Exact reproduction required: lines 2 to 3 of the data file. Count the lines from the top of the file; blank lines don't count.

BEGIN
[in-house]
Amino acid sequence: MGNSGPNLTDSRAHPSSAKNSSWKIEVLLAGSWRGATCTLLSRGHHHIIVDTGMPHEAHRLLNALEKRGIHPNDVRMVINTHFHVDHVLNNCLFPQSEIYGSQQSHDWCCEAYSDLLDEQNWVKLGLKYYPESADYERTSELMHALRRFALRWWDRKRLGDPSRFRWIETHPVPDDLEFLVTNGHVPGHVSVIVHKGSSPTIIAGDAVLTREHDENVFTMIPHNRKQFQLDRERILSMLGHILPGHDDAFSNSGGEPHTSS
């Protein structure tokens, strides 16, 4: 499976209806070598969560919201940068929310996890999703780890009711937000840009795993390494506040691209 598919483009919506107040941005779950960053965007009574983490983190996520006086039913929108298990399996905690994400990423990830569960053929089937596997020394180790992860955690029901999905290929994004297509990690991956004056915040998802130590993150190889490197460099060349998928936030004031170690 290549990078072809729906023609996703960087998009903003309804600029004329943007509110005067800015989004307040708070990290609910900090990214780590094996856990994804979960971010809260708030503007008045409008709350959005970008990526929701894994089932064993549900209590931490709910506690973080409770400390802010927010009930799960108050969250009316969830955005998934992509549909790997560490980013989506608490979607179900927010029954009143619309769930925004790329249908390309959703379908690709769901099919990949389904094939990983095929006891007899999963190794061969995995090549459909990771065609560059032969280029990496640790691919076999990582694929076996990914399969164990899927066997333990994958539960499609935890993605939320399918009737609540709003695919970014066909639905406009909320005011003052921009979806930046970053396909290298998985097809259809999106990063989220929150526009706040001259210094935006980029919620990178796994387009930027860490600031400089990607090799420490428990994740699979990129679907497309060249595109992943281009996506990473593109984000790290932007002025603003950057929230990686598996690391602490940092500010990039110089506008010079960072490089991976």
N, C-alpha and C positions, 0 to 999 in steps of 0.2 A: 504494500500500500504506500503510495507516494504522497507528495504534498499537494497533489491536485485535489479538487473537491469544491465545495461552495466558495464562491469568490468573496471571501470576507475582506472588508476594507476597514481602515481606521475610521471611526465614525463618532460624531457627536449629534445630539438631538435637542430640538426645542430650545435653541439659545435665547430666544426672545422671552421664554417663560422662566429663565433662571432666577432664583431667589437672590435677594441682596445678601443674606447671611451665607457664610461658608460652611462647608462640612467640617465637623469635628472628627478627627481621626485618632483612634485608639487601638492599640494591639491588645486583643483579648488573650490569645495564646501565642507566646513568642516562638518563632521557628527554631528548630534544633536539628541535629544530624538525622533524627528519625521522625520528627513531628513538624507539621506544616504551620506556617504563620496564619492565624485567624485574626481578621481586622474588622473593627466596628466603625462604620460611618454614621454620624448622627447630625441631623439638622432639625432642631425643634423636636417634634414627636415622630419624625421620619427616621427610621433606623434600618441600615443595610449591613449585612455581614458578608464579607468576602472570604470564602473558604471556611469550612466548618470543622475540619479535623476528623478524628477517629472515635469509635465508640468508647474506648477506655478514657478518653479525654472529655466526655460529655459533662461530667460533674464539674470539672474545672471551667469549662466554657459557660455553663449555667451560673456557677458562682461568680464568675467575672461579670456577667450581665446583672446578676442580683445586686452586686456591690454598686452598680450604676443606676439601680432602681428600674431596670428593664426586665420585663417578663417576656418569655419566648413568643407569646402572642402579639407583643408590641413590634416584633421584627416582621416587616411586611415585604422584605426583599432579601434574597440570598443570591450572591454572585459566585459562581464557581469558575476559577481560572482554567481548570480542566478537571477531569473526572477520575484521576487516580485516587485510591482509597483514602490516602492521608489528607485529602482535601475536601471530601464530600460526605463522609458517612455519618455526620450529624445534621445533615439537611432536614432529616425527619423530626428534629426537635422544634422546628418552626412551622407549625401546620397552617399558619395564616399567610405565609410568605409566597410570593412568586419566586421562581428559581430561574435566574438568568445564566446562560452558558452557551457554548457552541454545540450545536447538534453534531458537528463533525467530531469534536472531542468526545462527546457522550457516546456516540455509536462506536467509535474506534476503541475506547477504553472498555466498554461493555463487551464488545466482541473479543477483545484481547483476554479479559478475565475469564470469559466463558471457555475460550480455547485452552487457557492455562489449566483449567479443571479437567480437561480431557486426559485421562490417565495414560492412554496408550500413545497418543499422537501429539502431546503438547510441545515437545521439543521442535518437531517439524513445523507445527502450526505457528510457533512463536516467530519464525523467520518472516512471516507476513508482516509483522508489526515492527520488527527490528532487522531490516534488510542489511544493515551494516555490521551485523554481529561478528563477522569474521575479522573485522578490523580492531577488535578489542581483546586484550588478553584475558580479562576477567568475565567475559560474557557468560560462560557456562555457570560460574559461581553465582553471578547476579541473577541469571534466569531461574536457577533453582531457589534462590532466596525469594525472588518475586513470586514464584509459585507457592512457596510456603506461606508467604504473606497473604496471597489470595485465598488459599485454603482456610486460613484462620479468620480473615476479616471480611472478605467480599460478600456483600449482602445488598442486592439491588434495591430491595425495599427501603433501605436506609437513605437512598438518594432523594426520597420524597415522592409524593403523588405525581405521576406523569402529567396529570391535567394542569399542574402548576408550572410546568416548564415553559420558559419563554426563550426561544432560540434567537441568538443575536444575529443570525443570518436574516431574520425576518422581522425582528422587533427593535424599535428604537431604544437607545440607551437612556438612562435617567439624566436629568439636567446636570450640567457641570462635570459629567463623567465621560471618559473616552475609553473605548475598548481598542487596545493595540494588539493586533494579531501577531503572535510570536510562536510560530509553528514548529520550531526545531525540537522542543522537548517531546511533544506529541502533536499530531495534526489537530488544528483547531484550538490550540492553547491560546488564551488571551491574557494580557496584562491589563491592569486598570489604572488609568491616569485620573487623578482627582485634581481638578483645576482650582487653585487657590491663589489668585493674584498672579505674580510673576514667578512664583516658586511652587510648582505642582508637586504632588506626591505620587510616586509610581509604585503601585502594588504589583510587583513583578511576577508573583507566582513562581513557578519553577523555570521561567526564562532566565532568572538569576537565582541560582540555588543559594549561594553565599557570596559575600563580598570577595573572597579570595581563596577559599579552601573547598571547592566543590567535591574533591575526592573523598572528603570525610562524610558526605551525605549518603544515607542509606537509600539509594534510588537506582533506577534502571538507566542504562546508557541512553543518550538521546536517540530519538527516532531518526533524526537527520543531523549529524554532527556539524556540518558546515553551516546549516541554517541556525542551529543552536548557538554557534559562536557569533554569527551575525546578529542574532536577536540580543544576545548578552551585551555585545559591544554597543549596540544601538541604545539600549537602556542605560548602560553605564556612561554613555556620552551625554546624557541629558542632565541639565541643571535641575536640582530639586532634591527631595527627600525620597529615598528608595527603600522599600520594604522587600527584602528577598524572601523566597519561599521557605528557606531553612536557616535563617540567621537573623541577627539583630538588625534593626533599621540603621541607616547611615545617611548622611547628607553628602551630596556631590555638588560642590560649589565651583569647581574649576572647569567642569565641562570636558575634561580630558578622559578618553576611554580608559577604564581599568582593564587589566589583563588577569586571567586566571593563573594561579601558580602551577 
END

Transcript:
Amino acid sequence: MGNSGPNLTDSRAHPSSAKNSSWKIEVLLAGSWRGATCTLLSRGHHHIIVDTGMPHEAHRLLNALEKRGIHPNDVRMVINTHFHVDHVLNNCLFPQSEIYGSQQSHDWCCEAYSDLLDEQNWVKLGLKYYPESADYERTSELMHALRRFALRWWDRKRLGDPSRFRWIETHPVPDDLEFLVTNGHVPGHVSVIVHKGSSPTIIAGDAVLTREHDENVFTMIPHNRKQFQLDRERILSMLGHILPGHDDAFSNSGGEPHTSS
């Protein structure tokens, strides 16, 4: 499976209806070598969560919201940068929310996890999703780890009711937000840009795993390494506040691209 598919483009919506107040941005779950960053965007009574983490983190996520006086039913929108298990399996905690994400990423990830569960053929089937596997020394180790992860955690029901999905290929994004297509990690991956004056915040998802130590993150190889490197460099060349998928936030004031170690 290549990078072809729906023609996703960087998009903003309804600029004329943007509110005067800015989004307040708070990290609910900090990214780590094996856990994804979960971010809260708030503007008045409008709350959005970008990526929701894994089932064993549900209590931490709910506690973080409770400390802010927010009930799960108050969250009316969830955005998934992509549909790997560490980013989506608490979607179900927010029954009143619309769930925004790329249908390309959703379908690709769901099919990949389904094939990983095929006891007899999963190794061969995995090549459909990771065609560059032969280029990496640790691919076999990582694929076996990914399969164990899927066997333990994958539960499609935890993605939320399918009737609540709003695919970014066909639905406009909320005011003052921009979806930046970053396909290298998985097809259809999106990063989220929150526009706040001259210094935006980029919620990178796994387009930027860490600031400089990607090799420490428990994740699979990129679907497309060249595109992943281009996506990473593109984000790290932007002025603003950057929230990686598996690391602490940092500010990039110089506008010079960072490089991976």